WESTLAKE HILLS, Texas (KXAN) - In 2007, the Weather Channel catastrophe series "It Could Happen Tomorrow" named the city of Westlake Hills as one of the country's most at-risk areas for a devastating wildfire. Since then, the city has taken action.
"You can be in the middle of Austin essentially – but be in a forest." Robert Wood, city manager for Westlake Hills said. "People like that aspect of the town."
But the area's hilly terrain, dense vegetation and expensive homes could be a recipe for disaster. That's why the city of Westlake Hills is taking steps to reduce that risk.
"Recently, we've tried to focus on the fuel," Wood said. "One of the fears is that you have a lot of dead wood on the property, you have dead wood on the side of the road, dead vegetation, and that catches and spreads quickly through the forest."
That's why Westlake Hills has spent more than $600,000 on residential dead brush pickup. The city has also teamed up with the Westlake Fire Department to help stop wildfires before they start – offering free risk assessments of residents' properties.
Lt. Heath Nobles of the Westlake Fire Department is one of the firefighters helping with this effort.
"Can we get in, can we fight, can we protect it, can it protect itself and not have to be treated?" he asked.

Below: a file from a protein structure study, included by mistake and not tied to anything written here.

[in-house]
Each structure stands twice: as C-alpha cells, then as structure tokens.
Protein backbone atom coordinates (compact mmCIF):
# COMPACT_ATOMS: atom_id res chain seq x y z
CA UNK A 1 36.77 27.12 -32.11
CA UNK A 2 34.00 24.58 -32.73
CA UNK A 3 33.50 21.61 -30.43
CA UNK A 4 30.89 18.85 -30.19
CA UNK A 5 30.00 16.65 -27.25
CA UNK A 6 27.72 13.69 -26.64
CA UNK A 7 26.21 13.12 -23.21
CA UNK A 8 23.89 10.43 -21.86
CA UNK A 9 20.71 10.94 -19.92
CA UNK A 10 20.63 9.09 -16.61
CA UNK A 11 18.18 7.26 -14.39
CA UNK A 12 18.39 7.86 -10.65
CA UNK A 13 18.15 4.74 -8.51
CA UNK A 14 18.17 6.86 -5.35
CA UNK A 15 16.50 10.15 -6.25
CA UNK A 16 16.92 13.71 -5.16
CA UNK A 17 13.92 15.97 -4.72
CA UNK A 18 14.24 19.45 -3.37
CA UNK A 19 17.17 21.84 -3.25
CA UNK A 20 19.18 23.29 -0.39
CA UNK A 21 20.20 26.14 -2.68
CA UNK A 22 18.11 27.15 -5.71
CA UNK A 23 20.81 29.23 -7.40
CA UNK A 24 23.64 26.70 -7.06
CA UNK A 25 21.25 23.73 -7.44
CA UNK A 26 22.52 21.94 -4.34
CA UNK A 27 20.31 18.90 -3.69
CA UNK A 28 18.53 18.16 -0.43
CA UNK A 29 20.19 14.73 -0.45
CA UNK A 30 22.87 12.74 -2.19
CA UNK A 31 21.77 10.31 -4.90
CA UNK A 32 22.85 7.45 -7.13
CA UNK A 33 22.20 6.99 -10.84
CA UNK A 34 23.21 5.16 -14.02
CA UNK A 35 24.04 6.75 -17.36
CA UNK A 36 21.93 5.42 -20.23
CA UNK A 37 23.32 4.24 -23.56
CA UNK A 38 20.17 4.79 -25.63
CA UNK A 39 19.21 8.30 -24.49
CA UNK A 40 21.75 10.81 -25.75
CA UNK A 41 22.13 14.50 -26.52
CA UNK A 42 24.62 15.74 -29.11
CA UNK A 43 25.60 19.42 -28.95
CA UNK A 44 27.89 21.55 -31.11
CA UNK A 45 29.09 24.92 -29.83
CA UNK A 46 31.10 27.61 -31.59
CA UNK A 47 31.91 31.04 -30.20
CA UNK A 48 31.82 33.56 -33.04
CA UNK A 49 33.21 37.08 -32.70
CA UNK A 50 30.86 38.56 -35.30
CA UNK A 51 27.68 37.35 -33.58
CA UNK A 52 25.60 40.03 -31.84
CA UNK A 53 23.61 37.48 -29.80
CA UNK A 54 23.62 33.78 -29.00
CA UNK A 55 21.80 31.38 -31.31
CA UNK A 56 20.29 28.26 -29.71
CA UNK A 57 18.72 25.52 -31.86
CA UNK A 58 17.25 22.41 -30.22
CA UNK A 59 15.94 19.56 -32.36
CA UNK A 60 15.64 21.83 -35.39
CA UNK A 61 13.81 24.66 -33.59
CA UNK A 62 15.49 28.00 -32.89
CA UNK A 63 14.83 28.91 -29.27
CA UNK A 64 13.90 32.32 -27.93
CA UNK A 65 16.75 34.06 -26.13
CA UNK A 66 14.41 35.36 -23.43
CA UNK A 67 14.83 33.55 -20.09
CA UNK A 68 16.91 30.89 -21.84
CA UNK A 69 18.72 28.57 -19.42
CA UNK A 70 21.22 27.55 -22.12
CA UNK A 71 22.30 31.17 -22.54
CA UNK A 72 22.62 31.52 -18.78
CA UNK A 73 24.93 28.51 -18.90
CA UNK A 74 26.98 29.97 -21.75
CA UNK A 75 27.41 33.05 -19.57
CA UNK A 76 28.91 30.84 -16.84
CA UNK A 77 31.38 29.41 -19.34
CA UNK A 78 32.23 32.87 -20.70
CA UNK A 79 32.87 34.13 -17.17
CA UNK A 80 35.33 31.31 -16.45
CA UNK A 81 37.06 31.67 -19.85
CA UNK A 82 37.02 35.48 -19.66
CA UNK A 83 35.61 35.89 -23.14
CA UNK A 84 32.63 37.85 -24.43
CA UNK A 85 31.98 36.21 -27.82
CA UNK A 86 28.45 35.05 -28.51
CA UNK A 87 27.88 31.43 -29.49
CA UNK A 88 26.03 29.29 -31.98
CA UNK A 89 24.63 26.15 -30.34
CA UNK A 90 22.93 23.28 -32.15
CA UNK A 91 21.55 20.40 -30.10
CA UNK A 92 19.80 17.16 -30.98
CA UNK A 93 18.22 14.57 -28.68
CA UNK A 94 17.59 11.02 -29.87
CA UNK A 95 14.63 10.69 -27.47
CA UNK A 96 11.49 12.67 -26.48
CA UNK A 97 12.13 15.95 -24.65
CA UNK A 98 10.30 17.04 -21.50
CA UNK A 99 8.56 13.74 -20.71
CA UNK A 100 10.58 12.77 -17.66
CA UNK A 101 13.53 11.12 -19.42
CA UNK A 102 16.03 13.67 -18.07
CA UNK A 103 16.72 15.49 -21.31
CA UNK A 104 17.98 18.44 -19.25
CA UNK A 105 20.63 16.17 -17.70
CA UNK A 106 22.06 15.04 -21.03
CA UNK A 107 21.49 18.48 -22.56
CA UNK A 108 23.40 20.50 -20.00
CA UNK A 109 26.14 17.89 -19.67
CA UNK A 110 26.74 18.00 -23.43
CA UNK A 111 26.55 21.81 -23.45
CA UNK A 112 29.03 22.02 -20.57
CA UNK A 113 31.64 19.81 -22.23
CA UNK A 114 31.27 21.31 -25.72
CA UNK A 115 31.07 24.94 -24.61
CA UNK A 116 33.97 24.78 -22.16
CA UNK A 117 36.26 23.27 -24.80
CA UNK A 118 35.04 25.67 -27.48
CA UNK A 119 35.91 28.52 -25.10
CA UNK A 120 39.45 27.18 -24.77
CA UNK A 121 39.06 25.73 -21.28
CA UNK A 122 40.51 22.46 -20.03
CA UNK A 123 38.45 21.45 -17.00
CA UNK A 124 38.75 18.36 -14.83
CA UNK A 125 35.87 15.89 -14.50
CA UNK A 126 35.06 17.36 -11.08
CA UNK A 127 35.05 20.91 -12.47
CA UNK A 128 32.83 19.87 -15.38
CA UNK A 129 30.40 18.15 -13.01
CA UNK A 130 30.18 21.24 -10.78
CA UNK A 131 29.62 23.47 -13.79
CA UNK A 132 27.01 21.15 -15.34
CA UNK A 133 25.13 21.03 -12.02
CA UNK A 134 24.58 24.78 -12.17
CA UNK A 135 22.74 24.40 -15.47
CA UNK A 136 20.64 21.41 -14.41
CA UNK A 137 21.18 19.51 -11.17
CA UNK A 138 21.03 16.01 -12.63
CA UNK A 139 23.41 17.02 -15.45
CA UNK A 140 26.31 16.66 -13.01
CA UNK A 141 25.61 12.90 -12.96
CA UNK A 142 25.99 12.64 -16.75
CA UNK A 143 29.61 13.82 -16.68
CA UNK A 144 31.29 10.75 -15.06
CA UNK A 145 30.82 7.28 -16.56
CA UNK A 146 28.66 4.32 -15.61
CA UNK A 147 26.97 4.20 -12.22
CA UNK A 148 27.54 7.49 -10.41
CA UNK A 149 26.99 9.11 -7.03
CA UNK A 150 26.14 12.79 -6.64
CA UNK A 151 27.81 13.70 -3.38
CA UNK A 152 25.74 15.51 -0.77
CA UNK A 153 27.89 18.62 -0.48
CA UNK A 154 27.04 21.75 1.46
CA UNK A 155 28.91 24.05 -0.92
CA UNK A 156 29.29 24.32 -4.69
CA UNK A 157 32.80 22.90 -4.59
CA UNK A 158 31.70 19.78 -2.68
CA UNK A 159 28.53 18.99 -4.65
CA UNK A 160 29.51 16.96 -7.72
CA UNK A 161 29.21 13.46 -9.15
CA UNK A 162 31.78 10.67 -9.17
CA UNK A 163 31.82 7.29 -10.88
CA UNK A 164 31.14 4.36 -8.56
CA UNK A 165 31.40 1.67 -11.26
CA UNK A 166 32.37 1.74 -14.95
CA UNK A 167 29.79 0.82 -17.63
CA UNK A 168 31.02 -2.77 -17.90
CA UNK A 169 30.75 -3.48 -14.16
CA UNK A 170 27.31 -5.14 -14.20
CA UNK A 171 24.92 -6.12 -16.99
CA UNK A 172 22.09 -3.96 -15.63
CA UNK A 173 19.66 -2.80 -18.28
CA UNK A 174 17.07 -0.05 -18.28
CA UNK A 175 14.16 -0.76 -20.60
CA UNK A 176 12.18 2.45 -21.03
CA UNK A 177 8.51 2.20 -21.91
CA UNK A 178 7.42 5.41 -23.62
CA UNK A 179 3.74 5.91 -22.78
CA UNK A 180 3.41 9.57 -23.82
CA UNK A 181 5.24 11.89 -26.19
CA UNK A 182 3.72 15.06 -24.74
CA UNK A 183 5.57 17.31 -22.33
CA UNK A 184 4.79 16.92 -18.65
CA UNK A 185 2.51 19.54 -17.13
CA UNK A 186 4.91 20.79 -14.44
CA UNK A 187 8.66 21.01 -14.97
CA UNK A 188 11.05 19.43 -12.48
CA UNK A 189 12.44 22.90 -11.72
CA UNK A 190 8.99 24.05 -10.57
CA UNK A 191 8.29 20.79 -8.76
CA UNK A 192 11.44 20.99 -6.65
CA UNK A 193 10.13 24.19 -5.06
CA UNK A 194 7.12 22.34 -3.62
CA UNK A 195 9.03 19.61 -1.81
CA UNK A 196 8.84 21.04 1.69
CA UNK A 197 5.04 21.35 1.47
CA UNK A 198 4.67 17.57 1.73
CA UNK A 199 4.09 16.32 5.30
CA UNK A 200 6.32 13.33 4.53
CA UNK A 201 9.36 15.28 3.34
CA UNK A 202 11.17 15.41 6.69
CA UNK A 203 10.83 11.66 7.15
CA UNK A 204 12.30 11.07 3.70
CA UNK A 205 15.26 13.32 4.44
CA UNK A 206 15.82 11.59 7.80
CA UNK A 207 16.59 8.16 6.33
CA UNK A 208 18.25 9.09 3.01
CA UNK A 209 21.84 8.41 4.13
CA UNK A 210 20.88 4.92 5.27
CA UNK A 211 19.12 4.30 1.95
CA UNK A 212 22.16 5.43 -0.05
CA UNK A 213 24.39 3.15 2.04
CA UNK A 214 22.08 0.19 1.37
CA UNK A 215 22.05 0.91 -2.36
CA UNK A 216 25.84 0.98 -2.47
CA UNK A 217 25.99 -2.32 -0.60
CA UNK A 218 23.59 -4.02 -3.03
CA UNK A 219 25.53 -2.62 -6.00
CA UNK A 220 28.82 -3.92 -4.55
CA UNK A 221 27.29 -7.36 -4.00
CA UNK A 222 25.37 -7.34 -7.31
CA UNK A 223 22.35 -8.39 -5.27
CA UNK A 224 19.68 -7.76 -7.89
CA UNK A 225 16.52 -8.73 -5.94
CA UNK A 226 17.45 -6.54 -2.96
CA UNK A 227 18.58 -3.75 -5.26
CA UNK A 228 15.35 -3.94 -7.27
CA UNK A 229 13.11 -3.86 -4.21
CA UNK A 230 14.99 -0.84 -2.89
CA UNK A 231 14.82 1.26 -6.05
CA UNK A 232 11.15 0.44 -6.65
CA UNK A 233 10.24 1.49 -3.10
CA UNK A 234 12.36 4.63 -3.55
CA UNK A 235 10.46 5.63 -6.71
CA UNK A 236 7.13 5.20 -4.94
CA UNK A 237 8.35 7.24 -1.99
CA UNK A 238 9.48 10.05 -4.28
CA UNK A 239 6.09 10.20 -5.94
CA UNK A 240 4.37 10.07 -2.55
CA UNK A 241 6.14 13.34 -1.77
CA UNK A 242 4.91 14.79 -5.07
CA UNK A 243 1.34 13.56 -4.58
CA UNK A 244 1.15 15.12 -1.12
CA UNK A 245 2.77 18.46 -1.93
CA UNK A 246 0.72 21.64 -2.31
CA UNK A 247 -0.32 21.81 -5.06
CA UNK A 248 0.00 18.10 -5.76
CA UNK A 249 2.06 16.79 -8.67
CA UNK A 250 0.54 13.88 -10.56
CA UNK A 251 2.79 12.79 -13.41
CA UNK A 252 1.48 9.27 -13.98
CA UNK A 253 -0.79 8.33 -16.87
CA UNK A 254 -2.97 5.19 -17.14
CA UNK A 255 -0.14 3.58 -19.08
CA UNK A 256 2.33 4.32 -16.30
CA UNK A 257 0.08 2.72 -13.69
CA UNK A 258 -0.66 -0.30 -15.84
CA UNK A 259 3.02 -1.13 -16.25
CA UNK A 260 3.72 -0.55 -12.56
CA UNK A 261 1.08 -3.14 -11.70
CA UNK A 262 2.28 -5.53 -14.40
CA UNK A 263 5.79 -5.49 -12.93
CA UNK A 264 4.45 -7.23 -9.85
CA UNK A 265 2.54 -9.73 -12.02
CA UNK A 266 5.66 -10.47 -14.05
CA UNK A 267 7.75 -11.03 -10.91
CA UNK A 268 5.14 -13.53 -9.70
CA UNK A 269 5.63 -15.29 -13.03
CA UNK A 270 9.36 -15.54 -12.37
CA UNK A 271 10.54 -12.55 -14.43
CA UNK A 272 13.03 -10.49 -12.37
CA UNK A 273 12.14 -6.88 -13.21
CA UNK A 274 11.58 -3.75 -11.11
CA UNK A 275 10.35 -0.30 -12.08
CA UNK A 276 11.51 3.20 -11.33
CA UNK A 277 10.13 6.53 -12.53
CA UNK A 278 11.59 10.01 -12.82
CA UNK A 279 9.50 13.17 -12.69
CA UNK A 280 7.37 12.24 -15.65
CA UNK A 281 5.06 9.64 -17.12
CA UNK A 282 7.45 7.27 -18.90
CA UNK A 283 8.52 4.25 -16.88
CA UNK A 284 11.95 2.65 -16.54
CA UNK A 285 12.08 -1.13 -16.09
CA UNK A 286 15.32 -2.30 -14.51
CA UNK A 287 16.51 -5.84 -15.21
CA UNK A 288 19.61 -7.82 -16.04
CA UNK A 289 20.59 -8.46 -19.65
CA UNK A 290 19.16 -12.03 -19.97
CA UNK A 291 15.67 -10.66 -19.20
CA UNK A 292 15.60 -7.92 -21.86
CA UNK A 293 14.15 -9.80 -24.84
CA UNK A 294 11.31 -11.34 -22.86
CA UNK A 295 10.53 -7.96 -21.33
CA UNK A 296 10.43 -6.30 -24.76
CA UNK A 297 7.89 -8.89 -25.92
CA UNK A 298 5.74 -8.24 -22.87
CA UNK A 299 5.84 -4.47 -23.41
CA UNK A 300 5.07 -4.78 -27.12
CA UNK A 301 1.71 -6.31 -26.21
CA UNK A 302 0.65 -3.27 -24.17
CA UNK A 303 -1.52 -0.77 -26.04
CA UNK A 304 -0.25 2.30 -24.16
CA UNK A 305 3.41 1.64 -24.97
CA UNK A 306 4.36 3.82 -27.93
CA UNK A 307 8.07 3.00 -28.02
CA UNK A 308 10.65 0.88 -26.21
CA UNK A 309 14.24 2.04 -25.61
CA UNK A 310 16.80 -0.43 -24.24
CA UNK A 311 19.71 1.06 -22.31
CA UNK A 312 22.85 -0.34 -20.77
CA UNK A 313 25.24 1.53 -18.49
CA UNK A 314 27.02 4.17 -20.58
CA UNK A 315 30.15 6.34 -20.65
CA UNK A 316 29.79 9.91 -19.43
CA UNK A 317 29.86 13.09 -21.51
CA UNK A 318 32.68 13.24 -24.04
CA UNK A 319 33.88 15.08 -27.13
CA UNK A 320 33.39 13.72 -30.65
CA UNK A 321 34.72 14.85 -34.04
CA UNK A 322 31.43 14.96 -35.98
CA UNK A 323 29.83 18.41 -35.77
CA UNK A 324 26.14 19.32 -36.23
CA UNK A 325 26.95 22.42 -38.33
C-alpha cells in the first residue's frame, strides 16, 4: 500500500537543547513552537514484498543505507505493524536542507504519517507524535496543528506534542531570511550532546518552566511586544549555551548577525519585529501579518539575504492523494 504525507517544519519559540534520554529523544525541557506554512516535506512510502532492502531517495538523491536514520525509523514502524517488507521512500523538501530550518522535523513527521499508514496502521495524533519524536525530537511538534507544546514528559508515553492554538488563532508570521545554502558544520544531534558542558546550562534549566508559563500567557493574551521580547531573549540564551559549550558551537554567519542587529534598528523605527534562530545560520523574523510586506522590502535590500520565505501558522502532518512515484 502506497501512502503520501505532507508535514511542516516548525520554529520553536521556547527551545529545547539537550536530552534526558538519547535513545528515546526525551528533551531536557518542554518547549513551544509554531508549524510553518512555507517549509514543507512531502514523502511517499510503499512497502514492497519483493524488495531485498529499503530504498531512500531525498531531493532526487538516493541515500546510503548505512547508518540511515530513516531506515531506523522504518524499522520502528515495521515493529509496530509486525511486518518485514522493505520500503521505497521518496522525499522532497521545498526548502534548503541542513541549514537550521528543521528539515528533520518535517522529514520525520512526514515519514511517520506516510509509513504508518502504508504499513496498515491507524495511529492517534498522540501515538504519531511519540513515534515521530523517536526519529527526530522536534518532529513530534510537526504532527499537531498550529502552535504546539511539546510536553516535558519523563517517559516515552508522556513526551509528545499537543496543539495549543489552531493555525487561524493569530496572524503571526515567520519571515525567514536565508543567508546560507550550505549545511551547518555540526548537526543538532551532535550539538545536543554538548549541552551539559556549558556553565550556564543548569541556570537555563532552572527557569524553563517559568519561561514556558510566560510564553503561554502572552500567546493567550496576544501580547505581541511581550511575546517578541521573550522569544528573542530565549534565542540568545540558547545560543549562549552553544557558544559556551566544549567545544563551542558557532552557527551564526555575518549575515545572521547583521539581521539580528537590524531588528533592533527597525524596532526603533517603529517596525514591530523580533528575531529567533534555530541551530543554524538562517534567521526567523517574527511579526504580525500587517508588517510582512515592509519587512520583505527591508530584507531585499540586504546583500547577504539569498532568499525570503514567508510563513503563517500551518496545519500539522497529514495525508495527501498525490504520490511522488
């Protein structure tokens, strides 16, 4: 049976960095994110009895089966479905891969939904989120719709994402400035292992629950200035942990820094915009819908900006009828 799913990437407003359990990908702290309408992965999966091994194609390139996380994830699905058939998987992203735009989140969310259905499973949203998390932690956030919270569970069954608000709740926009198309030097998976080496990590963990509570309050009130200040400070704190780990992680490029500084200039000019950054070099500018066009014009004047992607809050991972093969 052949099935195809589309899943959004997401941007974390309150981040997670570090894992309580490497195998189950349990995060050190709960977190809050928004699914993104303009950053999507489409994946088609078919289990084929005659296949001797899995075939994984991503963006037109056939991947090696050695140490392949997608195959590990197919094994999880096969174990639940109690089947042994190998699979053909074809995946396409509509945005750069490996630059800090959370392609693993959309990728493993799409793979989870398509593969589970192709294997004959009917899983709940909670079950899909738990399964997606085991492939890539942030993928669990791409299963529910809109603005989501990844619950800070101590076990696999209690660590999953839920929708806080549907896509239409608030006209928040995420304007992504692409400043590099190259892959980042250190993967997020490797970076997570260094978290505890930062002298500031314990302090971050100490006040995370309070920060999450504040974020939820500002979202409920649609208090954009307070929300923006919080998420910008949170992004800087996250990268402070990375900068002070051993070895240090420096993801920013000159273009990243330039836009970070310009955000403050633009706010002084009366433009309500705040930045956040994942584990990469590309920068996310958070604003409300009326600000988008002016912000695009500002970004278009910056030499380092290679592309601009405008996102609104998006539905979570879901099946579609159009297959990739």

With this service, a member of the fire department will conduct a free survey of a property, assessing its vulnerability to a wildfire.
What is the most common thing homeowners need to do?
"Get any dead leaf litter and broken dead limbs back off the property – get them composted, have them chipped up or hauled off," Nobles said.
These prevention measures are a big investment for a city with a much smaller budget than the city of Austin. But they say it's worth it.
"With an average home value that's over $700,000, it wouldn't take very long for the damage to add up to a pretty big dollar amount," Wood said.
Those who live in the area and want to schedule a free fire risk assessment for a home can call the Westlake Fire Department at 512-539-3400.
Also, check out KXAN's Wildfire Action page in our Severe Weather Guide.
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